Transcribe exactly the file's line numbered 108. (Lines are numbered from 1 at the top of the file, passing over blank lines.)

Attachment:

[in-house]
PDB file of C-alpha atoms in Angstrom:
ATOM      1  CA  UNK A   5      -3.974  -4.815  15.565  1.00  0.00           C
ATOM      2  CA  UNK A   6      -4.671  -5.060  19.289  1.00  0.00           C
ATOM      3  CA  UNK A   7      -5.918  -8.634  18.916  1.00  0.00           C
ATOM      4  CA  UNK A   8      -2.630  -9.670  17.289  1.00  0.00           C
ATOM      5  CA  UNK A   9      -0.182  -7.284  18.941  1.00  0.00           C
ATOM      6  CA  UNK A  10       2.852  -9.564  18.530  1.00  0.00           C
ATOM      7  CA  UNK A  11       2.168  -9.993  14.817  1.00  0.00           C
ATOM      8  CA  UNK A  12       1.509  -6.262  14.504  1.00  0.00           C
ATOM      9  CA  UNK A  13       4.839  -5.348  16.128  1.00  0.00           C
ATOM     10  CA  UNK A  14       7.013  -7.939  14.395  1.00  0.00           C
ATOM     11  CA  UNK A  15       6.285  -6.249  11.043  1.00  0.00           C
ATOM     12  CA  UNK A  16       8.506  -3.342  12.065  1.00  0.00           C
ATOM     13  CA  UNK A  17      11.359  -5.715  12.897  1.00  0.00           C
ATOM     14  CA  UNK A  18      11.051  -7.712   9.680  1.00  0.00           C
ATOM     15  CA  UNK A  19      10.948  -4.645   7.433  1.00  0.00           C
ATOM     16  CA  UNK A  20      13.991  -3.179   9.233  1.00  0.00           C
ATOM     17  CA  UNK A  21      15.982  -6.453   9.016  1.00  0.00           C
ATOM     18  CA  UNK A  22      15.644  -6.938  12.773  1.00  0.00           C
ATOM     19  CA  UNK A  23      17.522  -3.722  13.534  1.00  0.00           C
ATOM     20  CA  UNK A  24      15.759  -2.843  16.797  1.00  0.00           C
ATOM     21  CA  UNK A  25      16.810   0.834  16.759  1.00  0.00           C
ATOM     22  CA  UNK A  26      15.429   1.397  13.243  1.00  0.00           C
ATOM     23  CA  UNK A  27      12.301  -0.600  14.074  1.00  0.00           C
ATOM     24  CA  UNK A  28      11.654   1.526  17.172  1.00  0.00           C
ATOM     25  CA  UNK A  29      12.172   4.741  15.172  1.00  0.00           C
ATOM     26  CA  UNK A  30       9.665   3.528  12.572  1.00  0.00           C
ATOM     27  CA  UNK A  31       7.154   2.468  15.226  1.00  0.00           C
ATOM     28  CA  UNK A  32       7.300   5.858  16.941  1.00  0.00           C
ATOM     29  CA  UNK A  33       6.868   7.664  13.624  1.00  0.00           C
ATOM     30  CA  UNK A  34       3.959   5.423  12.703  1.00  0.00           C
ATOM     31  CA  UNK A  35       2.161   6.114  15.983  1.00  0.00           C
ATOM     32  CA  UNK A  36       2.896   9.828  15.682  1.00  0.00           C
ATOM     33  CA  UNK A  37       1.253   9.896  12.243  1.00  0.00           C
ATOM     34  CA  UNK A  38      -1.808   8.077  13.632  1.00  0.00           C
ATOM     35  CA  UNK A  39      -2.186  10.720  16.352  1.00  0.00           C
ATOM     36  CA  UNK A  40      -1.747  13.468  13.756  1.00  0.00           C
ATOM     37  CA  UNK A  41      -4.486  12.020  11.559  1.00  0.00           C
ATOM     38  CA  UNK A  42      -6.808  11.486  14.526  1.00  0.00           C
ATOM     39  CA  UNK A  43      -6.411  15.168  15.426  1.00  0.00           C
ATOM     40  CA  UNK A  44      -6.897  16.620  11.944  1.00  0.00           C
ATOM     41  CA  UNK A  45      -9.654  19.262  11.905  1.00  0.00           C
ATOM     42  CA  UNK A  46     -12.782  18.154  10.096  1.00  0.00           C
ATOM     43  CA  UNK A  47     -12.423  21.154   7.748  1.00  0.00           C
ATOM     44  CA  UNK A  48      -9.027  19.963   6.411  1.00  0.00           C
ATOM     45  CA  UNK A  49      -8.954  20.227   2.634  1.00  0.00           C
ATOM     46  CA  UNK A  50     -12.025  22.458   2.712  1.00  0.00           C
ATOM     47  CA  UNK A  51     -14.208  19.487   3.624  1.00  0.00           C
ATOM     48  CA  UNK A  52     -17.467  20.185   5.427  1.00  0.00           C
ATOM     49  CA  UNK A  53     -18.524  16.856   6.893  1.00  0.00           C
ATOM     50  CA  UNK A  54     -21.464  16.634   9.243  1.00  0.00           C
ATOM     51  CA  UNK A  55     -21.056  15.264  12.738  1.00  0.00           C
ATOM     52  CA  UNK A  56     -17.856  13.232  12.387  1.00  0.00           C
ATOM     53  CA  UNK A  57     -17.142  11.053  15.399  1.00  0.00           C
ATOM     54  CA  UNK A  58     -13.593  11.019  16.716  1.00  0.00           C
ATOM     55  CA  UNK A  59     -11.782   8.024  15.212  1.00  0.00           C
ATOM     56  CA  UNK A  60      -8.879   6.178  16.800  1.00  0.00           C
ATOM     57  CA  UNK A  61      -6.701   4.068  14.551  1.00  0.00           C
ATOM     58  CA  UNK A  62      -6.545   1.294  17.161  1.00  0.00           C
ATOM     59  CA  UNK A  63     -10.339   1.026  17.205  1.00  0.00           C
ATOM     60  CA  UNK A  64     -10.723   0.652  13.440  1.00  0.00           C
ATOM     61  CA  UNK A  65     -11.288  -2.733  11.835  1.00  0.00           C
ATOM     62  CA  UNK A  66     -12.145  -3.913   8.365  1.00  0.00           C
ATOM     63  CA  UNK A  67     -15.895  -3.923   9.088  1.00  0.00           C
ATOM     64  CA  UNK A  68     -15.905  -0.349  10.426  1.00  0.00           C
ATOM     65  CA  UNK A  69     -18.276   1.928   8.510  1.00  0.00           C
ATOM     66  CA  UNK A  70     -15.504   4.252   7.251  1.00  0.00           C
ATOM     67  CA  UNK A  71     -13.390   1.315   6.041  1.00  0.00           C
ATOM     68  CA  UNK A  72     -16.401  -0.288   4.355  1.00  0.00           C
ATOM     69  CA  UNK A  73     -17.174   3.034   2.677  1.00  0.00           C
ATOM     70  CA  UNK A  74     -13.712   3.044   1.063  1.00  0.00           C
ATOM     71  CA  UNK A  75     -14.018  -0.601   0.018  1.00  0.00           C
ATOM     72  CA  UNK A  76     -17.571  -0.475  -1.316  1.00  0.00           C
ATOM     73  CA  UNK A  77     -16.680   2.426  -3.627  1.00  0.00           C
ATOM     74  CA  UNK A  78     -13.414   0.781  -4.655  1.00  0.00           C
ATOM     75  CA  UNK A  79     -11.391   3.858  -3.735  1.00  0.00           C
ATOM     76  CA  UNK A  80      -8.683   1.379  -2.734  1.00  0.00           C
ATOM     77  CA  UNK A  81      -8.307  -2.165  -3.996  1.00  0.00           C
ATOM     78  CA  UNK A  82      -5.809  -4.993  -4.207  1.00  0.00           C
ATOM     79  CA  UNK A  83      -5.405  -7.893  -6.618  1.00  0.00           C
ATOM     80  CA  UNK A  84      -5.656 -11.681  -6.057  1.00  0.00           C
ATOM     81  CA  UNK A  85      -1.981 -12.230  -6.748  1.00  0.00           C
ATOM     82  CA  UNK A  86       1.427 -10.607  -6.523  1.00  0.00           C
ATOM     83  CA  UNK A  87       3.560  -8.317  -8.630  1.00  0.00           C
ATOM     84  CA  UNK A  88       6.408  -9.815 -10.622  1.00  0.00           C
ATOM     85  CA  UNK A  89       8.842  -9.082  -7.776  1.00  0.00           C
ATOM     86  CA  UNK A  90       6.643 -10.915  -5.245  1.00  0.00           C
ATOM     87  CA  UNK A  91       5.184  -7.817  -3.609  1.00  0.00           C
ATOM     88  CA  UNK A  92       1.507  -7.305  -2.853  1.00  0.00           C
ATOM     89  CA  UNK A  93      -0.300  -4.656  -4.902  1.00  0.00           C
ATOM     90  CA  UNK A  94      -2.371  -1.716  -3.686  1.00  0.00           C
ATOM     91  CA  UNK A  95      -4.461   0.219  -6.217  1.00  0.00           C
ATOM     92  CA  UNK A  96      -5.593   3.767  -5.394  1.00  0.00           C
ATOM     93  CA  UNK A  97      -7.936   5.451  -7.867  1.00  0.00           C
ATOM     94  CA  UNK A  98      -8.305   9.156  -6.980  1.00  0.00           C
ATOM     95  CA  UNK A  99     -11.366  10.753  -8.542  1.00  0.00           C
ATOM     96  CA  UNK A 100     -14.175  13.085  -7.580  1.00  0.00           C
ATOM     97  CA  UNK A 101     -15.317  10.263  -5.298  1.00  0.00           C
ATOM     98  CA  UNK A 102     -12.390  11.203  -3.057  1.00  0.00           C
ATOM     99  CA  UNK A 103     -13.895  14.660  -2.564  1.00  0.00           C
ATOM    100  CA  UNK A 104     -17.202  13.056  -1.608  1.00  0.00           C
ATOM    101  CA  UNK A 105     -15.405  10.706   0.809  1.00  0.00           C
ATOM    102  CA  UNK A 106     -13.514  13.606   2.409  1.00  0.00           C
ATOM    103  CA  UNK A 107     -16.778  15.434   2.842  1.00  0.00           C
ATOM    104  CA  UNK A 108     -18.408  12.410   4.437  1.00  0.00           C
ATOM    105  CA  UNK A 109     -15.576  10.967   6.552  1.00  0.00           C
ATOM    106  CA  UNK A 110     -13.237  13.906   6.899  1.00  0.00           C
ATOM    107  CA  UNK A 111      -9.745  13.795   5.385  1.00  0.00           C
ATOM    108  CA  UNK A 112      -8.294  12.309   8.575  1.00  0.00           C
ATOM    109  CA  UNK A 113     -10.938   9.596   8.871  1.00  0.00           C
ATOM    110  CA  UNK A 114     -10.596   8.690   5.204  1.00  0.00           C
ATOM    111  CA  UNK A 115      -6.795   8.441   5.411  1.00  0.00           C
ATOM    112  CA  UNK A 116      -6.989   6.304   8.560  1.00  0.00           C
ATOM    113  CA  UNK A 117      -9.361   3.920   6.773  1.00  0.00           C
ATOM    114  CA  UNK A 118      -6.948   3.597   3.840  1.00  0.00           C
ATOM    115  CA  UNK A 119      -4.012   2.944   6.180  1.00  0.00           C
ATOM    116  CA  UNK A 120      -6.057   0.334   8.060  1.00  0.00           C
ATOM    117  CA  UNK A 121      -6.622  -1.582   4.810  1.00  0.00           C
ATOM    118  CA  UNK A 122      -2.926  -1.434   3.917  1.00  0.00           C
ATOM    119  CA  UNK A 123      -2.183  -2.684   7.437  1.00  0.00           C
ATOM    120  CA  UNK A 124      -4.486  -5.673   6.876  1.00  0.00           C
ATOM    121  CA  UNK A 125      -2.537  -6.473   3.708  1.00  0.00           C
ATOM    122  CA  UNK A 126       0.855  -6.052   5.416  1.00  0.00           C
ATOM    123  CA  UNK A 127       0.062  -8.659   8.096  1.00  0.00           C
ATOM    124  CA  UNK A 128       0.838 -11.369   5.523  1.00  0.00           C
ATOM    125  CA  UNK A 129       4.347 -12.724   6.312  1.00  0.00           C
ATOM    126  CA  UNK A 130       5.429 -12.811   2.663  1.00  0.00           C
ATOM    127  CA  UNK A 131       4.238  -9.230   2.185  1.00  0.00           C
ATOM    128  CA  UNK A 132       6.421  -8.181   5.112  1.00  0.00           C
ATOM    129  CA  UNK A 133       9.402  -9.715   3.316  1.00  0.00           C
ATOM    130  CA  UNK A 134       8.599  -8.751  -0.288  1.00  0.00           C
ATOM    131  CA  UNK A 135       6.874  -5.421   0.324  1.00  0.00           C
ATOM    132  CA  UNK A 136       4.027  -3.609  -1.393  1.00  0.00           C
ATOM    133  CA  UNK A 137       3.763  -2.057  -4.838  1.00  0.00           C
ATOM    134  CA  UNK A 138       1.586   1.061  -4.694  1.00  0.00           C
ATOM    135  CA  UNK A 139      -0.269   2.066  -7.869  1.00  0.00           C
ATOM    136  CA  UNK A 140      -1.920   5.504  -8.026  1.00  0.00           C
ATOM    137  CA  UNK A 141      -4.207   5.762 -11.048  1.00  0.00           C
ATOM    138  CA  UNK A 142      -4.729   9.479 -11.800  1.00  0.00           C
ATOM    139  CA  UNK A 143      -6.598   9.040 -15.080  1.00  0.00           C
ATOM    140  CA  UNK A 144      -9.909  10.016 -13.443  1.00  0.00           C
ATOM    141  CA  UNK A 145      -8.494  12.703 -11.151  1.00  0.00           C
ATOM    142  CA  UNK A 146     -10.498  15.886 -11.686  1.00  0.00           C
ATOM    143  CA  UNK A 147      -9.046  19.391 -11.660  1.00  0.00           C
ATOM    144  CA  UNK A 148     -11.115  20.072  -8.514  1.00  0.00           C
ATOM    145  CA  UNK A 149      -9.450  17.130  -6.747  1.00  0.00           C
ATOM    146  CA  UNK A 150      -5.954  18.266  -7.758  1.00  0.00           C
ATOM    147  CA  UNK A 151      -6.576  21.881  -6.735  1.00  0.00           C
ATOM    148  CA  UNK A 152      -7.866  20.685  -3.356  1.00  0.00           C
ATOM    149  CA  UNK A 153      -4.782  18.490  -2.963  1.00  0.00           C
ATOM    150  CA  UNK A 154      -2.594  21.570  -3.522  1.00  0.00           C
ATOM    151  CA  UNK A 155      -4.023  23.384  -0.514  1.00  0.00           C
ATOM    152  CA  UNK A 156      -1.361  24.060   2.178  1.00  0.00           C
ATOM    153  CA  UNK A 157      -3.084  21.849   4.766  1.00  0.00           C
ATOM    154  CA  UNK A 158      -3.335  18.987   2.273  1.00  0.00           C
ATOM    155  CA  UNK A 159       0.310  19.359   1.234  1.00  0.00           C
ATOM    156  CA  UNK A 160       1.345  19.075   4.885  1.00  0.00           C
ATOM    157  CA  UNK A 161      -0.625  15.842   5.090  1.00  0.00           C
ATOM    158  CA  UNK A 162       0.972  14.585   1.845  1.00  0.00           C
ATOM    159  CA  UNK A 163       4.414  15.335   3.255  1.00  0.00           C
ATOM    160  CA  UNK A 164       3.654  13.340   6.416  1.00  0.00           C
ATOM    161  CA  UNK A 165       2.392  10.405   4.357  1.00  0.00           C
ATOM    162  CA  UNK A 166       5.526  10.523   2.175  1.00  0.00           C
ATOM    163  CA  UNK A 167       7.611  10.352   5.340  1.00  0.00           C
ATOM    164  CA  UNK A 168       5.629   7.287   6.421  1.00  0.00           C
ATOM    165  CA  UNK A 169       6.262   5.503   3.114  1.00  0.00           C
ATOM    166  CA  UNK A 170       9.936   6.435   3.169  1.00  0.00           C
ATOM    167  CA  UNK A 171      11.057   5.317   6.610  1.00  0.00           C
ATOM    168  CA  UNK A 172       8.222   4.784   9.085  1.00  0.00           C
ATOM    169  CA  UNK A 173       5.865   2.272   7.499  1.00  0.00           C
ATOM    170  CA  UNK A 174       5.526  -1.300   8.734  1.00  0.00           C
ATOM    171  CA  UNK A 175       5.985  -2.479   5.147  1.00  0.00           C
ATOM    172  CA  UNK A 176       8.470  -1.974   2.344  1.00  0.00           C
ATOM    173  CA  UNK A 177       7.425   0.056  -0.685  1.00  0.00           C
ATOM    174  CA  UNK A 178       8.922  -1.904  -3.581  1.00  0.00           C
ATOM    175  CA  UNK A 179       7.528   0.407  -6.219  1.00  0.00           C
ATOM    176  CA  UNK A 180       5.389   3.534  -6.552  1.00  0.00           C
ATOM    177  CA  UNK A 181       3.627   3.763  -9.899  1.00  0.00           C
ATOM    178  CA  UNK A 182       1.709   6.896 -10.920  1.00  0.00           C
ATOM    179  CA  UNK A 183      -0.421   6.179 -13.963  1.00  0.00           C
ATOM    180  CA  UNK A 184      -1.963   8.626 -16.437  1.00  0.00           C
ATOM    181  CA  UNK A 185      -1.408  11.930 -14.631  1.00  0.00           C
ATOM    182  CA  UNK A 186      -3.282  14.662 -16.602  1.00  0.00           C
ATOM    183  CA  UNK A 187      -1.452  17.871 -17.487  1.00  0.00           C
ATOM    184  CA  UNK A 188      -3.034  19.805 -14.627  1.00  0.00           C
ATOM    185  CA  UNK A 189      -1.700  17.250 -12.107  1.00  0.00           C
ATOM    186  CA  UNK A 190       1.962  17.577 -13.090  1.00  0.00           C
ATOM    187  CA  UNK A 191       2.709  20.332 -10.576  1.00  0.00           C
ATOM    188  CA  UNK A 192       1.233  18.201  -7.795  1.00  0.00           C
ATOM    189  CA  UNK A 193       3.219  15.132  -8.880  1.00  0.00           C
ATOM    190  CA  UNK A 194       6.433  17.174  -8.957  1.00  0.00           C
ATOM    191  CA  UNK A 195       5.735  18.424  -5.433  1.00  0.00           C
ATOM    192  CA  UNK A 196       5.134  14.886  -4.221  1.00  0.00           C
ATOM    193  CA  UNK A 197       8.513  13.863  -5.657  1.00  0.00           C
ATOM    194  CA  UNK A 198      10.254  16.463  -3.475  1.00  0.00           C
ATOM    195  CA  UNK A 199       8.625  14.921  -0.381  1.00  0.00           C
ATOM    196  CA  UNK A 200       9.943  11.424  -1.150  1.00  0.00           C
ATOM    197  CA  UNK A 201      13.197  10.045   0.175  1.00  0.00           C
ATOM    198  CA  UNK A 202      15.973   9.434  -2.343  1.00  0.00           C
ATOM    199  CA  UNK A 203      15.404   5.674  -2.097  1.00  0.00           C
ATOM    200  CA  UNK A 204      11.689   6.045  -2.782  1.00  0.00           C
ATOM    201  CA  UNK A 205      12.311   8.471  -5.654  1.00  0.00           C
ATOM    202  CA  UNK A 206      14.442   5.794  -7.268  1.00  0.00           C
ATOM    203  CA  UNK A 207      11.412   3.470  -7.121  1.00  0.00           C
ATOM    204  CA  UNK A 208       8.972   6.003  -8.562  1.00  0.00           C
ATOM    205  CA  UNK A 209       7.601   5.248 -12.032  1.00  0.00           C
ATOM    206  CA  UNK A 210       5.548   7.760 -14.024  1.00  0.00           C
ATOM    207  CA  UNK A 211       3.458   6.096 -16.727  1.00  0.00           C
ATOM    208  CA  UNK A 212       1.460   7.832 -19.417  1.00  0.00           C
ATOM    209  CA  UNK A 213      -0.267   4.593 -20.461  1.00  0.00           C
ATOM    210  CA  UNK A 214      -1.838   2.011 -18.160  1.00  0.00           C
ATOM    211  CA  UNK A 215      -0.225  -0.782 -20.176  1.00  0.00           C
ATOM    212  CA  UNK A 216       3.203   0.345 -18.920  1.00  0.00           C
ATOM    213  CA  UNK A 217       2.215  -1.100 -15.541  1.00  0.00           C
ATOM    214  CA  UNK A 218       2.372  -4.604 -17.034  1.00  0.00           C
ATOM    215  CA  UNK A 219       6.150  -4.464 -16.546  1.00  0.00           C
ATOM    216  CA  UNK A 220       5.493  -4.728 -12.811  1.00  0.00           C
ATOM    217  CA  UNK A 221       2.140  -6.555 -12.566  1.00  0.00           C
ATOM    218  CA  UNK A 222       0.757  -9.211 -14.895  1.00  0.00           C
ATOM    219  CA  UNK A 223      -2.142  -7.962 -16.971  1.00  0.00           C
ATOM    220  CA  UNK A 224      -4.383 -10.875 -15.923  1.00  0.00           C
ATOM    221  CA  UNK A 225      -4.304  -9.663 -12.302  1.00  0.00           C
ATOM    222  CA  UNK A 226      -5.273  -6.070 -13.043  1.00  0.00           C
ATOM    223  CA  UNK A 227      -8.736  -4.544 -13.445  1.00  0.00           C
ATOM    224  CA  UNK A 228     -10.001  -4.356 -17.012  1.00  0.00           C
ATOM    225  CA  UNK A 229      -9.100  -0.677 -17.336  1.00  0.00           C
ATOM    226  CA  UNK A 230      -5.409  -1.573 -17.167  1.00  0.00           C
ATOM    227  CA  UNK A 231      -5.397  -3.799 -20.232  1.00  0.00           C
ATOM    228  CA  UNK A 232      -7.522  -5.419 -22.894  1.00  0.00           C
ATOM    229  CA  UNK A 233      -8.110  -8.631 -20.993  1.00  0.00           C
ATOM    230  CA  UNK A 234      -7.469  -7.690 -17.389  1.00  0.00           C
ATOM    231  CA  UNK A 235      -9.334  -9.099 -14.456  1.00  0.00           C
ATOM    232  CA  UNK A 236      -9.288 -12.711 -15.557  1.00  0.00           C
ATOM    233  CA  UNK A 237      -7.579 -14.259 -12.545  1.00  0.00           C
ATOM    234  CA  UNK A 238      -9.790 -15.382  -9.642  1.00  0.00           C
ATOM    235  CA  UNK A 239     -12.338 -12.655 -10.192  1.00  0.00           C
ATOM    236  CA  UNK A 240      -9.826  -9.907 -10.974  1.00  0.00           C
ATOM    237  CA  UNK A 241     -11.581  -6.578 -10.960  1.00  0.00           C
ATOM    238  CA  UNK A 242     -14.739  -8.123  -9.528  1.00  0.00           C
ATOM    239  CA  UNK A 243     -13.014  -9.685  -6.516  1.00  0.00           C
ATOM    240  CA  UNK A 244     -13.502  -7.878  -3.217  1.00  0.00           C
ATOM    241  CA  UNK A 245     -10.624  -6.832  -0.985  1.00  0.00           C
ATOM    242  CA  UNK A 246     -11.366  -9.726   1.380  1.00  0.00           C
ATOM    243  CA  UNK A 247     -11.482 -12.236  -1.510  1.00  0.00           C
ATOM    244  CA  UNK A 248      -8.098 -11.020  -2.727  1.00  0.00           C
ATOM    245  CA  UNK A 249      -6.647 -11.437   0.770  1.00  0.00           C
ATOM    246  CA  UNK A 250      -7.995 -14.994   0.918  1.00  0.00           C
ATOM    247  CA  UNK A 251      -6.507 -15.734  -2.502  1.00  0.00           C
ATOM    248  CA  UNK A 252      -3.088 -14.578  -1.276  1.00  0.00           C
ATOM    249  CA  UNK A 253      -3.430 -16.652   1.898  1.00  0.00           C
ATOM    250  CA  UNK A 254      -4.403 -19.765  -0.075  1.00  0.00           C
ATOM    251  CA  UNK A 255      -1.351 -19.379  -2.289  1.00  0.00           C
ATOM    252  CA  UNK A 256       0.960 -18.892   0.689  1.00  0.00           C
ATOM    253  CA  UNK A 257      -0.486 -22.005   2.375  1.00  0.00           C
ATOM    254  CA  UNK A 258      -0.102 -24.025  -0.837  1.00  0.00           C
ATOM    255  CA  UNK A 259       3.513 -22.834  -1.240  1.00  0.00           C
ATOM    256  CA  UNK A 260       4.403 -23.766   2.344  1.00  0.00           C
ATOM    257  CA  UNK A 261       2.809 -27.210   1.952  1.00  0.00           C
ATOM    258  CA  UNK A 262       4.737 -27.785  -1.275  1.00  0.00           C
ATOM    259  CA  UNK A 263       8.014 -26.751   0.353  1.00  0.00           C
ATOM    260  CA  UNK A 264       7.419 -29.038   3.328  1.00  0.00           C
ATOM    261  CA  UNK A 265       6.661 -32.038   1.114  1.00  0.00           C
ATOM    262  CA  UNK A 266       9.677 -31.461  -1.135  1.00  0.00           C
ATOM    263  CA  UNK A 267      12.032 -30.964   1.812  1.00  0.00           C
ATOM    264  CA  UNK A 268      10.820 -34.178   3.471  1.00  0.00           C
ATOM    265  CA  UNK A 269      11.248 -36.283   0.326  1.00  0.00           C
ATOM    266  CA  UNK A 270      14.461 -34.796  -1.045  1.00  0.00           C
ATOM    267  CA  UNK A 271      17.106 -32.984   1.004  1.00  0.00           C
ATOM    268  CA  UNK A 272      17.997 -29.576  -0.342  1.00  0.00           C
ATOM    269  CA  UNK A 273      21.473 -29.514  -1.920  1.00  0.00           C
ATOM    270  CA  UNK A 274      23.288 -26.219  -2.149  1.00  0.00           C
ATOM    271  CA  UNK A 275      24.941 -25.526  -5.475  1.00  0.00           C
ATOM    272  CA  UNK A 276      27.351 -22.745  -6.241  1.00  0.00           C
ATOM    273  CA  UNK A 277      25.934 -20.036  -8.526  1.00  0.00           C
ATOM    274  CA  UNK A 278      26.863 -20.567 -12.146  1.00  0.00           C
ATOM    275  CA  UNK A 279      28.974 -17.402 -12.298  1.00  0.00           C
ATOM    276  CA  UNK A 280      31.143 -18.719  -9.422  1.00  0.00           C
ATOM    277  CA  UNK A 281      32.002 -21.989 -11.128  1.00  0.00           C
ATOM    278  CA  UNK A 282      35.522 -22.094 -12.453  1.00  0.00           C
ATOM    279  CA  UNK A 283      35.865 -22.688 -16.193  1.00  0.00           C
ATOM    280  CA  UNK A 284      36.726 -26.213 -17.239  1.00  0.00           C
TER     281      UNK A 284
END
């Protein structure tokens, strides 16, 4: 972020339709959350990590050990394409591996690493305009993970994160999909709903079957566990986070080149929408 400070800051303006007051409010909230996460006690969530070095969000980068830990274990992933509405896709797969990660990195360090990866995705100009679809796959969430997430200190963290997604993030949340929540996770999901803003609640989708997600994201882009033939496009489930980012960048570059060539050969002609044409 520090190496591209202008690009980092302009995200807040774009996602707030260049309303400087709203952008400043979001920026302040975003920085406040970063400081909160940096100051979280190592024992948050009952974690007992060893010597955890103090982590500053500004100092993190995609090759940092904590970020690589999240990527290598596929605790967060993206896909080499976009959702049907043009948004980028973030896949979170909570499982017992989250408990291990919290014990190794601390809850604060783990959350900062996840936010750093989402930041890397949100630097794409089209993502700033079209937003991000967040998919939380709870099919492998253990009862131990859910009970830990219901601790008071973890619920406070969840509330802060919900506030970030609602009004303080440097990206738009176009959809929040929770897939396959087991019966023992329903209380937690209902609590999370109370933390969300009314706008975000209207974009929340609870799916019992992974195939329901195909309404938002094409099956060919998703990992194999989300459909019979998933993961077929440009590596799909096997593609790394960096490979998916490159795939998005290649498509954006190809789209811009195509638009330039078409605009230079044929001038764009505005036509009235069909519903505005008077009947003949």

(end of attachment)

ATOM    106  CA  UNK A 110     -13.237  13.906   6.899  1.00  0.00           C